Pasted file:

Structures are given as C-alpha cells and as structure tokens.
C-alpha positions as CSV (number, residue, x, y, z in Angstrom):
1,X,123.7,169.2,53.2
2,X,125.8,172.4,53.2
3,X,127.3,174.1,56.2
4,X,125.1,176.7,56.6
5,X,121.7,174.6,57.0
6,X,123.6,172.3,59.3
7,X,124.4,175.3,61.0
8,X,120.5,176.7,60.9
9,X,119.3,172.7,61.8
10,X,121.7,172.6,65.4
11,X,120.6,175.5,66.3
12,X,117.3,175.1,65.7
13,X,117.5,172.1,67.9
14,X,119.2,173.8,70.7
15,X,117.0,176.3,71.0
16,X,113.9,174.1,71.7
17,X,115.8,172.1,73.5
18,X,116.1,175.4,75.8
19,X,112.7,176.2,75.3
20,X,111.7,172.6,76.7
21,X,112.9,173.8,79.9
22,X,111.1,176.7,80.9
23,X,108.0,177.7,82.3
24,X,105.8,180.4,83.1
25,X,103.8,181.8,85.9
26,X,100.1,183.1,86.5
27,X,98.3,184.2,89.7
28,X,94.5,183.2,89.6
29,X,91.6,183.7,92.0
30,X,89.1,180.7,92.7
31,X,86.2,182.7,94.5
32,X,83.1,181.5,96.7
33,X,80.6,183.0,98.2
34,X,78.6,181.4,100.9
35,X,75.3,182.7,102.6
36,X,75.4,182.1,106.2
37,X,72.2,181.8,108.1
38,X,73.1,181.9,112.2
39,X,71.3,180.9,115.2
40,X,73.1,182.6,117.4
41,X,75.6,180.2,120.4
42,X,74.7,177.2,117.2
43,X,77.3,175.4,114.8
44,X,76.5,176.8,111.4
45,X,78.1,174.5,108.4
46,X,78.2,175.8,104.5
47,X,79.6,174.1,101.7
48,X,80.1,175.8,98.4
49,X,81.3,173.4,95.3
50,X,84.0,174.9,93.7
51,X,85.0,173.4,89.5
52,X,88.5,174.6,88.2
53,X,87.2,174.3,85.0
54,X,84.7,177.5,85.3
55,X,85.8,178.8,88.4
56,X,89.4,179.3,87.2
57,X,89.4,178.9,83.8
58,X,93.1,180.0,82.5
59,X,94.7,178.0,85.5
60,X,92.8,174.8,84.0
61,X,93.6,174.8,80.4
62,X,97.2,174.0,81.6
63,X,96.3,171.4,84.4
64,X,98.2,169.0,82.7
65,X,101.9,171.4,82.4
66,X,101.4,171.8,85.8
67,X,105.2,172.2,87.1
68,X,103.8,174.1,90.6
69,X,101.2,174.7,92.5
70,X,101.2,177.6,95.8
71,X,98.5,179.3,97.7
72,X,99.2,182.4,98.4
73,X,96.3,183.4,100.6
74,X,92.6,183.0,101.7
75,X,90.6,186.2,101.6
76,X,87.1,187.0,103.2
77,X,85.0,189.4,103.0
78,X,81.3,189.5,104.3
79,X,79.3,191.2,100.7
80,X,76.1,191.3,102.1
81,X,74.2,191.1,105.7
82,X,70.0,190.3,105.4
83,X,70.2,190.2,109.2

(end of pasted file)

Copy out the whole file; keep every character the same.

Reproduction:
Structures are given as C-alpha cells and as structure tokens.
C-alpha positions as CSV (number, residue, x, y, z in Angstrom):
1,X,123.7,169.2,53.2
2,X,125.8,172.4,53.2
3,X,127.3,174.1,56.2
4,X,125.1,176.7,56.6
5,X,121.7,174.6,57.0
6,X,123.6,172.3,59.3
7,X,124.4,175.3,61.0
8,X,120.5,176.7,60.9
9,X,119.3,172.7,61.8
10,X,121.7,172.6,65.4
11,X,120.6,175.5,66.3
12,X,117.3,175.1,65.7
13,X,117.5,172.1,67.9
14,X,119.2,173.8,70.7
15,X,117.0,176.3,71.0
16,X,113.9,174.1,71.7
17,X,115.8,172.1,73.5
18,X,116.1,175.4,75.8
19,X,112.7,176.2,75.3
20,X,111.7,172.6,76.7
21,X,112.9,173.8,79.9
22,X,111.1,176.7,80.9
23,X,108.0,177.7,82.3
24,X,105.8,180.4,83.1
25,X,103.8,181.8,85.9
26,X,100.1,183.1,86.5
27,X,98.3,184.2,89.7
28,X,94.5,183.2,89.6
29,X,91.6,183.7,92.0
30,X,89.1,180.7,92.7
31,X,86.2,182.7,94.5
32,X,83.1,181.5,96.7
33,X,80.6,183.0,98.2
34,X,78.6,181.4,100.9
35,X,75.3,182.7,102.6
36,X,75.4,182.1,106.2
37,X,72.2,181.8,108.1
38,X,73.1,181.9,112.2
39,X,71.3,180.9,115.2
40,X,73.1,182.6,117.4
41,X,75.6,180.2,120.4
42,X,74.7,177.2,117.2
43,X,77.3,175.4,114.8
44,X,76.5,176.8,111.4
45,X,78.1,174.5,108.4
46,X,78.2,175.8,104.5
47,X,79.6,174.1,101.7
48,X,80.1,175.8,98.4
49,X,81.3,173.4,95.3
50,X,84.0,174.9,93.7
51,X,85.0,173.4,89.5
52,X,88.5,174.6,88.2
53,X,87.2,174.3,85.0
54,X,84.7,177.5,85.3
55,X,85.8,178.8,88.4
56,X,89.4,179.3,87.2
57,X,89.4,178.9,83.8
58,X,93.1,180.0,82.5
59,X,94.7,178.0,85.5
60,X,92.8,174.8,84.0
61,X,93.6,174.8,80.4
62,X,97.2,174.0,81.6
63,X,96.3,171.4,84.4
64,X,98.2,169.0,82.7
65,X,101.9,171.4,82.4
66,X,101.4,171.8,85.8
67,X,105.2,172.2,87.1
68,X,103.8,174.1,90.6
69,X,101.2,174.7,92.5
70,X,101.2,177.6,95.8
71,X,98.5,179.3,97.7
72,X,99.2,182.4,98.4
73,X,96.3,183.4,100.6
74,X,92.6,183.0,101.7
75,X,90.6,186.2,101.6
76,X,87.1,187.0,103.2
77,X,85.0,189.4,103.0
78,X,81.3,189.5,104.3
79,X,79.3,191.2,100.7
80,X,76.1,191.3,102.1
81,X,74.2,191.1,105.7
82,X,70.0,190.3,105.4
83,X,70.2,190.2,109.2